Just a Card
Wrap-Magazine-2.3.1733056.jpg

Blog

The Latest news and features from our campaign

How To Add Personality Into Your Marketing When You Don't Feel Comfortable Doing It

By Kayte Ferris

Injecting their personality into their brand is a conversation I seem to have over and over again with my coaching clients – should they do it, do they want to do it, and how to do it. It’s a tricky balance: most of us are pretty introverted so the idea of baring ourselves, of having us at the centre of our business and plastered across our channels can be pretty daunting. Yet we all know, consciously or not, that personal brands attract like-minded people, and our personality and vulnerability is what will set us apart.

The most important thing is that you integrate your personality in a way that’s sustainable and comfortable for you – because if you feel uncomfortable, you’re just never going to do it, and it will hang like a guilty weight around your neck.

So here are a few tips for you gleaned from conversations with clients, what works for them and what works for me to help you gain some confidence in putting yourself out there more.

Art supplies laid out on a table with hands drawing.jpg

Build the wall

The first thing I say to clients struggling with sharing themselves online is to build a wall between themselves and their online selves. In all aspects of our life we are different versions of ourselves – we are not the same in the office, with our parents, with our friends. But for some reason, perhaps because we see a lot of souls bared on social media, there seems to be this perception that we need to be our whole selves online.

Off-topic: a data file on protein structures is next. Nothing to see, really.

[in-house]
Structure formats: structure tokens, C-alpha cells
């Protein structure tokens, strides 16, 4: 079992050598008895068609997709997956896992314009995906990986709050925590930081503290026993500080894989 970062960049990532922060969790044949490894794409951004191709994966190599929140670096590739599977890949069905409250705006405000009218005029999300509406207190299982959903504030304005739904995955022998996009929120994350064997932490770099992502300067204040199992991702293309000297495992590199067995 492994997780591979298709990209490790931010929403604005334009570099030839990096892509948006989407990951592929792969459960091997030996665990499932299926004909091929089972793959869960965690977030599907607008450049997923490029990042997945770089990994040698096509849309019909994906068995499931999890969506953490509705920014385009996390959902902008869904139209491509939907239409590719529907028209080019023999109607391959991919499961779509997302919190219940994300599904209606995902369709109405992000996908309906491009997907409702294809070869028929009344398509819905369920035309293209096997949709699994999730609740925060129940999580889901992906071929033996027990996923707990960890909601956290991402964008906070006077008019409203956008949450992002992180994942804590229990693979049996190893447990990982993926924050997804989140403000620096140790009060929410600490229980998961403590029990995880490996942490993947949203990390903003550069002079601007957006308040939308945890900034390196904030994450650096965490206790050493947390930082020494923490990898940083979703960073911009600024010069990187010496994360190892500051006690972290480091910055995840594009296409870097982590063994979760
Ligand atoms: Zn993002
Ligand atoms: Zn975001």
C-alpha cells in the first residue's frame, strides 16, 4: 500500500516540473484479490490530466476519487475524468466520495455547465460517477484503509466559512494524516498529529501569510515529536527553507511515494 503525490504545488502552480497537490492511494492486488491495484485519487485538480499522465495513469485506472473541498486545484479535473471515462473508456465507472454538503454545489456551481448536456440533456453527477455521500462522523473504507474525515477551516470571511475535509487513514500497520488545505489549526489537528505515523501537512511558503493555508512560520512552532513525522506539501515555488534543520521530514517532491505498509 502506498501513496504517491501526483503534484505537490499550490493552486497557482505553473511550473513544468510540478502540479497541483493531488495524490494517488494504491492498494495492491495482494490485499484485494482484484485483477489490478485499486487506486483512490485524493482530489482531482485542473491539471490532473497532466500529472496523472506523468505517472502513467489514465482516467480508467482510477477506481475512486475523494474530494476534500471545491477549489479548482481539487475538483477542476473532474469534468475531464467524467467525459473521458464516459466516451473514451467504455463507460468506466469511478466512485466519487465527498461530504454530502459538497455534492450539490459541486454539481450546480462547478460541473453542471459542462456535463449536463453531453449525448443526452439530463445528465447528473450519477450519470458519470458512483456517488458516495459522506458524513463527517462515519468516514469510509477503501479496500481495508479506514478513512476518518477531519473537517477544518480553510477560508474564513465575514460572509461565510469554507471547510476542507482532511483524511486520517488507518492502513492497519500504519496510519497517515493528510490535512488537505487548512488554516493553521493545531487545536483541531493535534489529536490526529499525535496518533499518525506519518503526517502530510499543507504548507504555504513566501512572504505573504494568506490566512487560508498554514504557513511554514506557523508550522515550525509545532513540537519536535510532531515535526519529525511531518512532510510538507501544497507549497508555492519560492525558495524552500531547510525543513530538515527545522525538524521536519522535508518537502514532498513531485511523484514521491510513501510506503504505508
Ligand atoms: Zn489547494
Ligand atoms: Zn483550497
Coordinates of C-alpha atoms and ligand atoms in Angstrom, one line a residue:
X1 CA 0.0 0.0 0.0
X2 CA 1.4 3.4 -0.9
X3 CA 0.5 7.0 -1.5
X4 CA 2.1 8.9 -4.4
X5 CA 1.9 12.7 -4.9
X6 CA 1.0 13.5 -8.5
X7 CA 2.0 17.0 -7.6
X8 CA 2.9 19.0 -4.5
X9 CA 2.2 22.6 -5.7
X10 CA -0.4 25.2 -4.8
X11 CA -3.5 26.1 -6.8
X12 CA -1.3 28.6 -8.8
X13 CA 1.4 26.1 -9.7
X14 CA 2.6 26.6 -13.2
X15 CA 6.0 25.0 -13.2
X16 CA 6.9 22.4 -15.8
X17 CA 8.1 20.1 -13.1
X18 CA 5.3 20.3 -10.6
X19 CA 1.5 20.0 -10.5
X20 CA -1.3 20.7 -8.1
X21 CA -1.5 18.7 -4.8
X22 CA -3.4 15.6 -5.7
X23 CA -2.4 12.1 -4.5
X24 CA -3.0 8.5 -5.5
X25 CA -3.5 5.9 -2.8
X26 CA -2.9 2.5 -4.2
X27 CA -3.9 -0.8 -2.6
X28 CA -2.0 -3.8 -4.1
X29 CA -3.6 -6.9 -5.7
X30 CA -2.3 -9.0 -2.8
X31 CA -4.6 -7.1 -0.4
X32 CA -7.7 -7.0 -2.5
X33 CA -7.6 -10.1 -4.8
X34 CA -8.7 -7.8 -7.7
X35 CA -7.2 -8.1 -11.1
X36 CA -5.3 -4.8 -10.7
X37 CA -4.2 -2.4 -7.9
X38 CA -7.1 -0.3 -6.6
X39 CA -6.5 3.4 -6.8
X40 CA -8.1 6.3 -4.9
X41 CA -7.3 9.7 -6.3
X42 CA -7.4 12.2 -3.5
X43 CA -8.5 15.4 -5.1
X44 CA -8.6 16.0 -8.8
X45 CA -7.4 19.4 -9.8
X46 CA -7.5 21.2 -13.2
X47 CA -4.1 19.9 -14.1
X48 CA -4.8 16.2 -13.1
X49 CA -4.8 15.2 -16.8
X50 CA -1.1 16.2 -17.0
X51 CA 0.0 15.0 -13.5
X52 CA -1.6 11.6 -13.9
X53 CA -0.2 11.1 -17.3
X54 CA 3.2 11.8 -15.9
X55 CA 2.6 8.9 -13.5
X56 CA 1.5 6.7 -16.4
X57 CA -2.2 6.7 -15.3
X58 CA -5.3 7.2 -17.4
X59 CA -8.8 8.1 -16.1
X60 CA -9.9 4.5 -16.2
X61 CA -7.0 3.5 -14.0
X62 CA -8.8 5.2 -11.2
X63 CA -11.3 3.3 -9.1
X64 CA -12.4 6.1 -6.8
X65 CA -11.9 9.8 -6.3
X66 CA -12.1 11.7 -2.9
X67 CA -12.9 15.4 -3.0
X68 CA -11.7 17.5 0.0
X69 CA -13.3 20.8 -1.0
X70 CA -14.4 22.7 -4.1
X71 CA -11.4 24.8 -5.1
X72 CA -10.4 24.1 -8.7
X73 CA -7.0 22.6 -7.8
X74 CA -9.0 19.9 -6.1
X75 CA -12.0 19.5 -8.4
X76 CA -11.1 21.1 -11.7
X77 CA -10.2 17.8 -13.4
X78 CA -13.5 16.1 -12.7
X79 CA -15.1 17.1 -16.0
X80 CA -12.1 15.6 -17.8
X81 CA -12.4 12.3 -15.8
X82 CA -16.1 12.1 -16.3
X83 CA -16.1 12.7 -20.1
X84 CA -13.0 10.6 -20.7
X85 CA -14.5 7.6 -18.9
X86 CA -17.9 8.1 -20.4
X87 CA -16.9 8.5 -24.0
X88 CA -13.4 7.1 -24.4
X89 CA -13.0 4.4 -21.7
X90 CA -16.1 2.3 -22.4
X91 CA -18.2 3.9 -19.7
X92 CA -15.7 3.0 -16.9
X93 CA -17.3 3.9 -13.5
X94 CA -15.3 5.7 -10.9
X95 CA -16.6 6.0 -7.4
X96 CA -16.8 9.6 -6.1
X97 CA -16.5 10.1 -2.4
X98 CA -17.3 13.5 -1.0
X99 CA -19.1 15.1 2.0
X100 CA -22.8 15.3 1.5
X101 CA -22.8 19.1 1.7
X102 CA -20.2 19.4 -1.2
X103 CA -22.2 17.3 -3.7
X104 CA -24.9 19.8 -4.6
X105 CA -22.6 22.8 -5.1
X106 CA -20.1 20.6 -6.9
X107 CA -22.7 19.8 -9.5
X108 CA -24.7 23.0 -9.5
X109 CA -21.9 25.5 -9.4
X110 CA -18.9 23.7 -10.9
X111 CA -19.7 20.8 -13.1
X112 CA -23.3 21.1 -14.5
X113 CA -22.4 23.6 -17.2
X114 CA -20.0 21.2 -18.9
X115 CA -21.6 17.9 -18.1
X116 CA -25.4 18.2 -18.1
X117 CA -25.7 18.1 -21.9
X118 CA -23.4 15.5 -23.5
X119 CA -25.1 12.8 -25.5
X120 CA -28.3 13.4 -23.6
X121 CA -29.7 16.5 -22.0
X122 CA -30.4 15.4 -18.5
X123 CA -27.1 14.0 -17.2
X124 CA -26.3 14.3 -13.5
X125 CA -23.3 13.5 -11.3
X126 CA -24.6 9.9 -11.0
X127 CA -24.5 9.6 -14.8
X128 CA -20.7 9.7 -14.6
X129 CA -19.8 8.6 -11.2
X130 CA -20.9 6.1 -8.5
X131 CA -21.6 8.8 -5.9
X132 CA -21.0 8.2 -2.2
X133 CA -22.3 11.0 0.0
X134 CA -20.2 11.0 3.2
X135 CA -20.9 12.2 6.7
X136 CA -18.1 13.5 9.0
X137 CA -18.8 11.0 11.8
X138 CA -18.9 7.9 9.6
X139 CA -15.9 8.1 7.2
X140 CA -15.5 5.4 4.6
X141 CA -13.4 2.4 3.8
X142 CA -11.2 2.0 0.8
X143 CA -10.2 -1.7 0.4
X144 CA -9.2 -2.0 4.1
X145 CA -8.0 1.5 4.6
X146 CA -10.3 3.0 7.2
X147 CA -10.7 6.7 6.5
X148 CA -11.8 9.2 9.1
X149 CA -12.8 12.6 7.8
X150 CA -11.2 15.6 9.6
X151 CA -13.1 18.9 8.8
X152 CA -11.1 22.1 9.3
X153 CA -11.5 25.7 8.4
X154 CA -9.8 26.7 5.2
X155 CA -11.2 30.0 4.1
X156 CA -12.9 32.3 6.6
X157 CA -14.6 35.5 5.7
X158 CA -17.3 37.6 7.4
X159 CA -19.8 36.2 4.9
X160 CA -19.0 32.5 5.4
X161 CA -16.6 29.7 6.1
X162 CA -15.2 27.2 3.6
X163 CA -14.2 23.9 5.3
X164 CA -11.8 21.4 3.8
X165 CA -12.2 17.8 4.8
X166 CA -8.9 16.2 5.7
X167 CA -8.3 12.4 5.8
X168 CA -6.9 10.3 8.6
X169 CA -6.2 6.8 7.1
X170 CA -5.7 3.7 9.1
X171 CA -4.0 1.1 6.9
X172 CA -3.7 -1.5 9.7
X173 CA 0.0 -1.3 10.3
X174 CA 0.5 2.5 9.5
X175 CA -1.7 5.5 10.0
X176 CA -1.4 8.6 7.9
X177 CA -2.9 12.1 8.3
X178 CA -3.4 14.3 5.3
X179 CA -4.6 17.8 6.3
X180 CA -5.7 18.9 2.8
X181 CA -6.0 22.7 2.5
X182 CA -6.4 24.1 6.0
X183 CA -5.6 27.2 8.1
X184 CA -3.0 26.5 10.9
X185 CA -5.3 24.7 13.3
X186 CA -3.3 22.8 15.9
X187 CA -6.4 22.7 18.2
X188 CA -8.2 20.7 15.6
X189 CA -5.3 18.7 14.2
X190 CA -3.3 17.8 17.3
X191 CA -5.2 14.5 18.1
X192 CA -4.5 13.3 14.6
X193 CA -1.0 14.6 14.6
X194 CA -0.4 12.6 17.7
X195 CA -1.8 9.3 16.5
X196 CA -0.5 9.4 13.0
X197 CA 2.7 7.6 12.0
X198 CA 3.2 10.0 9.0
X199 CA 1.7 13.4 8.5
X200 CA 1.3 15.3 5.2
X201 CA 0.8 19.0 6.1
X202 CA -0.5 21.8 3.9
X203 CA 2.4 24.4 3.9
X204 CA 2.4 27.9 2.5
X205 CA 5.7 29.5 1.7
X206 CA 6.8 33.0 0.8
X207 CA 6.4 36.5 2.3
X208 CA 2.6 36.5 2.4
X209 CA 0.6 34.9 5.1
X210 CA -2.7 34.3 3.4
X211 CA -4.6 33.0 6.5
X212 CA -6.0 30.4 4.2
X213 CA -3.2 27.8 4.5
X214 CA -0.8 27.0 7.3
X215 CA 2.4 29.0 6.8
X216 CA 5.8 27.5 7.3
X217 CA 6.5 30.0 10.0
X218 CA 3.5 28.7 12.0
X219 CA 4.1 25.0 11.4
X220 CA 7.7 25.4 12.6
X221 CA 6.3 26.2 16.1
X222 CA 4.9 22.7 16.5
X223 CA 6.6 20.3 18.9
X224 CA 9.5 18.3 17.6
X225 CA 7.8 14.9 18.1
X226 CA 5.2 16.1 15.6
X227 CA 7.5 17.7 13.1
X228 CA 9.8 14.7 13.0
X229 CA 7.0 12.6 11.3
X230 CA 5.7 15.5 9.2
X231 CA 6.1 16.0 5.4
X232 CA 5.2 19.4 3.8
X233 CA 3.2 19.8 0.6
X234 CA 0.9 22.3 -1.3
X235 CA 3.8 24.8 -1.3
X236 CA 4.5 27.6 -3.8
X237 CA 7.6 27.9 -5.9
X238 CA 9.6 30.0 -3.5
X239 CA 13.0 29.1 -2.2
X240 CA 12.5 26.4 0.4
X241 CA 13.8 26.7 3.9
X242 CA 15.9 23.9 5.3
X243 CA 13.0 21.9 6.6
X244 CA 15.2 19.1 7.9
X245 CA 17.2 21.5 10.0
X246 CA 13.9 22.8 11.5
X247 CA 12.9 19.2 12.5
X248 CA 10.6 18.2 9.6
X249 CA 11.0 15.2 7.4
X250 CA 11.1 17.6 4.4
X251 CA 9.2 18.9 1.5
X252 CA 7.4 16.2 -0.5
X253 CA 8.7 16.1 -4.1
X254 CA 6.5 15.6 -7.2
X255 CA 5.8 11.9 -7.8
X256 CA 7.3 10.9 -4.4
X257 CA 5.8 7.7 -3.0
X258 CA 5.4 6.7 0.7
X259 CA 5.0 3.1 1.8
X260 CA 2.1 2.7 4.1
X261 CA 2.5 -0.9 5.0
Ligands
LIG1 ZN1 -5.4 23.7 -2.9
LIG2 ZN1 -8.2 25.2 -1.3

The person I am online is not the full picture – it’s authentic, it’s honest, but it’s not everything. When I show up online I’m going to work, so I skip over the wall I’ve built and slip into my work persona. So keep some things back.

Ease yourself in

Once you’ve set your boundaries, start by just dipping a toe. Again, it doesn’t have to be all or nothing. People seem to think they have to start with posting their face to their grid or talking to camera in Stories, and of course neither of those things happen straight away, you have to ease yourself in. Start by talking in Stories, but have the camera pointed at your hands making or a beautiful view – after a few weeks you get used to your alien voice and build your confidence to turn the camera round. Take photos of your hands, or get creative with angles to introduce yourself to the grid (#fridayfacelessportrait will have some great inspiration for this).

Three sunflowers in a metal sink.jpg

Talk the way you talk

And when I say talk, I mean type as well. I meet people who are hilariously witty in person but clam up when the come to write an Instagram caption. Because we’re using social media for business we feel like there’s a way we should be talking. We slide into formal, stilted language because that’s how we’ve always been told to be professional, but it just doesn’t feel like you. And I’m not just talking about social media here – your website, sales pages, product descriptions can be in your tone of voice too.